Be Clear on Cancer: Blood in Pee
Be Clear on Cancer campaign calls for people to “tell their doctor” if they notice blood in their pee
The campaign is urging people to tell their doctor straight away if they notice blood in their pee, even if it’s just once. The chances are it’s nothing serious, but blood in pee is a key symptom for both bladder and kidney cancers and these cancers are more treatable if they are found early.
Knowing the symptoms of bladder and kidney cancers and going to see the doctor if you have any of them could save your life. If your symptoms persist, go back to your doctor – they will want to see you.
If you don’t check, you may not notice blood in your pee. So, remember to look before you flush the toilet and if you notice blood in your pee – even if it’s just once – tell your doctor.
For more information, visit www.nhs.uk/bloodinpee
Breastfeeding? Support Available For You
Breastfeeding is the healthiest way to feed your baby. Exclusive breastfeeding is recommended for the first six months of your baby's life, although any amount of breastfeeding has a positive effect. The longer you breastfeed the greater the benefits. Click here to find out more about the wide range of local breastfeeding support available to you.
Over The Counter Medicine Prescribing Changes
Over the counter (OTC) medicines are medicines that can be purchased in a pharmacy under the supervision of a pharmacist or without pharmacy supervision in local shops and the high street. Self care using over the counter medicines helps you to look after yourself and your family when you can.
Following a period of national consultation, NHS England issued new guidance on OTC medicines. This means that for 35 minor, short-term health conditions over the counter medicines will not be routinely prescribed. To find out which conditions are affected visit http://www.wiltshireccg.nhs.uk/over-the-counter
OTC - Easy as 1-2-3
1. Advice - think 'pharmacy first'. Your local pharmacy is an expert in medicine and can advise you about common ailments and provide over the counter medicines.
2. Accessible - the high street can help. You can buy a variety of affordable over the counter medicines from pharmacies, local shops and the high street.
3. As good as prescribed! Many over the counter medicines are the same as those prescribed by GPs.
Further information can be found here: OTC Questions and Answers Self Care OTC Guidance
Why Don't We Treat Dental Problems?
GPs and practice nurses are not trained in dental problems. The British Medical Association made this statement:
"GPs should not attempt to manage a condition requiring dental skills unless they have the appropriate training and expertise. Both the civil courts and the GMC require doctors to have appropriate skills for any treatment they offer."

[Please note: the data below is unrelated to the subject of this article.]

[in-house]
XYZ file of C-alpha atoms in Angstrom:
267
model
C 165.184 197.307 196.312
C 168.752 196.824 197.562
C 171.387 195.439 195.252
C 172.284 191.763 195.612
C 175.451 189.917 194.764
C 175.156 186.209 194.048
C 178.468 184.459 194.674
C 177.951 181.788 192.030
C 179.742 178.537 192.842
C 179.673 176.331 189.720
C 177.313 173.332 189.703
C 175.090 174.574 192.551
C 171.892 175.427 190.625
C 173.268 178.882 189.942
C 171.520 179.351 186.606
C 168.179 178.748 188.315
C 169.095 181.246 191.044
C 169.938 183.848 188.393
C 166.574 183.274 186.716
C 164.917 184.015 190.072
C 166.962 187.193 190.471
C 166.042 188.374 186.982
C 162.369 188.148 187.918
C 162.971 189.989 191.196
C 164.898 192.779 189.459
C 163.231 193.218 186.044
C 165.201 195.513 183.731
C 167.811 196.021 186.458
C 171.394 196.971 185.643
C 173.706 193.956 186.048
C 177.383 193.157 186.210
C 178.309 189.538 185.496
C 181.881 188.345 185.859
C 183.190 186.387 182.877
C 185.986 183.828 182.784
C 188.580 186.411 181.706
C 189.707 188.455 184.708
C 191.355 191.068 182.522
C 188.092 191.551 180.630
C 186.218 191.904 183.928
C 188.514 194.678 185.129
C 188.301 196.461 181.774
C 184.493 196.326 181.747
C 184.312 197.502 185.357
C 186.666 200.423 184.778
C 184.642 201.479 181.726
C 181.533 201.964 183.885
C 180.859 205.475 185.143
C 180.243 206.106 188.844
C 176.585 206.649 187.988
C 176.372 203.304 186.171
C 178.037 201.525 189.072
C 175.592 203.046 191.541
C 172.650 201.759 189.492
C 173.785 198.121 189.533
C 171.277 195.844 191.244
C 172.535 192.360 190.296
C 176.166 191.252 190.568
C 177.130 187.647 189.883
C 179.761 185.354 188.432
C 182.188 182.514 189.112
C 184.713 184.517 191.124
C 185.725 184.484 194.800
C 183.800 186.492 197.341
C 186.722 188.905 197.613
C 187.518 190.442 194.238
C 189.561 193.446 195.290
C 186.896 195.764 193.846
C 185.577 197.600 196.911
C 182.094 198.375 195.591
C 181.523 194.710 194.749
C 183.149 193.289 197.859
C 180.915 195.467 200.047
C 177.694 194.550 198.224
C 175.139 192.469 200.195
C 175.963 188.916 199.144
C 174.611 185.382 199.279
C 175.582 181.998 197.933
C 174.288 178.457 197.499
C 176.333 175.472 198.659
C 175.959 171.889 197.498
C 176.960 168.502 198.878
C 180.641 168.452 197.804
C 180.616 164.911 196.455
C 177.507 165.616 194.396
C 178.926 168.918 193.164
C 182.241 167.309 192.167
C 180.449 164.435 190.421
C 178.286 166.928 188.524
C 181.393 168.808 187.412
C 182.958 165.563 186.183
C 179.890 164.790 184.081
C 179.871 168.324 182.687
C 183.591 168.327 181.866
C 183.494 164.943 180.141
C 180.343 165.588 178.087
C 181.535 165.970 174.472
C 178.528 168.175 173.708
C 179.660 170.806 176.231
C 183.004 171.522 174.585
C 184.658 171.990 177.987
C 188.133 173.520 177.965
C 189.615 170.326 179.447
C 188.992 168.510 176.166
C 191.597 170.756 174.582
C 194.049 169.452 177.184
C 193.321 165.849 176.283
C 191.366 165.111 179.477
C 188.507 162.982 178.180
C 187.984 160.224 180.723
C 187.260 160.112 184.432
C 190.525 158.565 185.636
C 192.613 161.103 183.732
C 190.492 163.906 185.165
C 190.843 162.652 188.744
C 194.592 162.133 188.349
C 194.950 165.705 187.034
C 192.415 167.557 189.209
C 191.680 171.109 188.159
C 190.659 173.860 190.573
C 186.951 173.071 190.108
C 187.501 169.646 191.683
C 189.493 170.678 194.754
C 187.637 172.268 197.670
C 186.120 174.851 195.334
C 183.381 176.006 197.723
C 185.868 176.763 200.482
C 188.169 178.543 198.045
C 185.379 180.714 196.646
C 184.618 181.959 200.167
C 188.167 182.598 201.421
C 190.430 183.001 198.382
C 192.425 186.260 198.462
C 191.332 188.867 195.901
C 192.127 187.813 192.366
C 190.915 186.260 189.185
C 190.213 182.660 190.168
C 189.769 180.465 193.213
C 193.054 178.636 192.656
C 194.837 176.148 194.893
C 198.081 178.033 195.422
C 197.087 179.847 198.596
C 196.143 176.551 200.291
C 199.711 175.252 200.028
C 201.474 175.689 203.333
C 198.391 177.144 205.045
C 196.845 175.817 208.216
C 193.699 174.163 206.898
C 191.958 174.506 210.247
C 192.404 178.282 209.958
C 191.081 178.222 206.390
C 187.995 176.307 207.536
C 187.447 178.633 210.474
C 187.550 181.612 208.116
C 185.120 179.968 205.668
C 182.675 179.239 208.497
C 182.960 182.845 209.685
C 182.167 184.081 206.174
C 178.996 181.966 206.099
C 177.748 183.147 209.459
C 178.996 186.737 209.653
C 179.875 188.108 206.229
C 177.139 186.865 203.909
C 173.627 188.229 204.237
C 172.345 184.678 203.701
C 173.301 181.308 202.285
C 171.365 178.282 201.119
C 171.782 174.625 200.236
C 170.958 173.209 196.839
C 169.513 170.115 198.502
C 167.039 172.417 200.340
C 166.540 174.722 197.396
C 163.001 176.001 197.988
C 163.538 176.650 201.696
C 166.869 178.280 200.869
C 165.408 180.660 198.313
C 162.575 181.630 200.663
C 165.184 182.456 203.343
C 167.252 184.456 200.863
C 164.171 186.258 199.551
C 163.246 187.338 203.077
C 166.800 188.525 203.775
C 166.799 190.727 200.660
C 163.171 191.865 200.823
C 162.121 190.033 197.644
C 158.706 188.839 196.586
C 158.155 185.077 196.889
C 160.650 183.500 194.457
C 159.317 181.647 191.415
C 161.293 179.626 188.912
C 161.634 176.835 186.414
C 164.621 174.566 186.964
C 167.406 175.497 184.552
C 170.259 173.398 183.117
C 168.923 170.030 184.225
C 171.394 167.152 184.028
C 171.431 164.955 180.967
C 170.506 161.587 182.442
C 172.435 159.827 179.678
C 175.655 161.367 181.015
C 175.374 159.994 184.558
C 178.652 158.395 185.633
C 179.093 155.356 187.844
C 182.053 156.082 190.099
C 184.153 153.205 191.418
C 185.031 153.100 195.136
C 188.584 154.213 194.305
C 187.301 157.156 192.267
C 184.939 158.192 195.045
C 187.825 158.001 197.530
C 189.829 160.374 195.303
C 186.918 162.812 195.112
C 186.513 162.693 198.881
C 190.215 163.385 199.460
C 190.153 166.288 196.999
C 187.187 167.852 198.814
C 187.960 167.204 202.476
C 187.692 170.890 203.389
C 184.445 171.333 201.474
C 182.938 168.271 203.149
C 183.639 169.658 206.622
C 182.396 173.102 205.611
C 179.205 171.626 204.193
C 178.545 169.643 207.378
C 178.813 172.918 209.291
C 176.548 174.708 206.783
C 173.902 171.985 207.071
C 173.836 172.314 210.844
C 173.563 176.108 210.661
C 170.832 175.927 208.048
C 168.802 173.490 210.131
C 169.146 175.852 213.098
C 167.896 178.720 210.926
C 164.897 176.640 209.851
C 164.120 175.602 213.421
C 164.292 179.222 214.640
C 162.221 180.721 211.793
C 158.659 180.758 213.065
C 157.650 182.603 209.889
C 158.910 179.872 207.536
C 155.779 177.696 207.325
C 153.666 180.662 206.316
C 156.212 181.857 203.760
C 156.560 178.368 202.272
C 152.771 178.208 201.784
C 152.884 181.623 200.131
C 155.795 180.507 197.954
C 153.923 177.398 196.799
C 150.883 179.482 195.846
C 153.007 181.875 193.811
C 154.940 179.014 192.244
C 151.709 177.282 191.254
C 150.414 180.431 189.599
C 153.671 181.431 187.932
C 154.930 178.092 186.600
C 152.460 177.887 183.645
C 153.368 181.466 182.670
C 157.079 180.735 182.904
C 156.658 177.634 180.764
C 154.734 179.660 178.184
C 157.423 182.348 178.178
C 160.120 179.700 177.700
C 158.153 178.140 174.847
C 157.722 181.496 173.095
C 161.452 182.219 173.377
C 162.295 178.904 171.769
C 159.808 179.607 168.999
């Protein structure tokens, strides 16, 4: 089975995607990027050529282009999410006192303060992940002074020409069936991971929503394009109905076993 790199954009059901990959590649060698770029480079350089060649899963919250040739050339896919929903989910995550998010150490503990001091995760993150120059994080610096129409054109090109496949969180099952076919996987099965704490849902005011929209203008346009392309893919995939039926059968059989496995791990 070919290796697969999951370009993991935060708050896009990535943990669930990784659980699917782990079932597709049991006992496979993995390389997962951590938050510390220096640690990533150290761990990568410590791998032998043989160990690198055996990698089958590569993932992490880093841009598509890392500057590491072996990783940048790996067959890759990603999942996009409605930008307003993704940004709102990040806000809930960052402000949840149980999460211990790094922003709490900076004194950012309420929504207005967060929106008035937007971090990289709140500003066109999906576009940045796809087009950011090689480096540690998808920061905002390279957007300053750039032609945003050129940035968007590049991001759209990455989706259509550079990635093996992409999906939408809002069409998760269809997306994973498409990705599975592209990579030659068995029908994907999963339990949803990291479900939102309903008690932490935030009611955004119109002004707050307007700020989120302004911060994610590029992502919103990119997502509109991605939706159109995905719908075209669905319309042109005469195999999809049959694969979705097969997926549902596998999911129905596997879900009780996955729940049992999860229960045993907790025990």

Antibiotics are not the correct treatment for most dental problems. If you are not sure whether the symptoms you have are coming from a dental problem please speak to our Advanced Nurse Practitioner or Duty Doctor who will be able to advise you. If you know you have a dental problem, please contact your dentist. If you are not registered with a dentist or they are not open, you can call the Wiltshire Dental Access Centre (0345 758 1926) and they will arrange for you to see a dentist.
Shape Up 4 Life - Free Weight Loss Programme
SU4L offers a FREE 12-week weight management programme that supports people to lose weight and keep it off long term. The programmes are open to anyone a ged 16 and over who has a body mass index (BMI) of 30 or over, living within Wiltshire. (Self referral is possible for anyone not taking medications and without any existing health conditions). Delivered online and in face to face sessions, each week contains an interactive nutrition workshop covering topics such as snacking, portion sizes and label reading followed by a variety of light exercise. The SU4L qualified instructors will support patients to achieve goals through balanced nutrition and simple exercise. And it's free! Click here to find out more and here for the self referral form.
HRT and the Menopause
This information sheet has been designed to answer some of the questions you might have about the menopause and its treatments. We recommend reading it before seeing your GP to help you get the most out of your appointment.
Do You Have Type 2 Diabetes?
The X-PERT Diabetes Programme will provide all the information you need to manage your diabetes. The course is free and you will also receive a free handbook. It is based on the latest scientific evidence and can help you to improve your health and quality of life. You may even be able to reverse your diabetes altogether!
6 weekly sessions each lasting 2 1/2 hours
For further information please contact:
Carolyn Ford, Diabetes, Wellbeing & Support Secretary
Act F.A.S.T. Stroke Campaign
The Act F.A.S.T. campaign raises awareness for the signs of stroke and reinforces the importance of acting F.A.S.T. and calling 999 if you notice any single one of the signs in yourself or others. The F.A.S.T. acronym is a simple test to help people identify the most common signs of a stroke and emphasises the importance of acting quickly by calling 999.
Face - has their face fallen on one side? Can they smile?
Arms - can they raise both arms and keep them there?
Speech - is their speech slurred?
Time to call 999
Not sure whether your child is well enough for school? Click here for detailed guidance on when to send your child or keep them home.
Did you know that you are in control of who has access to your health record? For information, guidance and to tell us your decision regarding access please click here.
For advice on making the right decision about where to go for healthcare in Wiltshire please click here.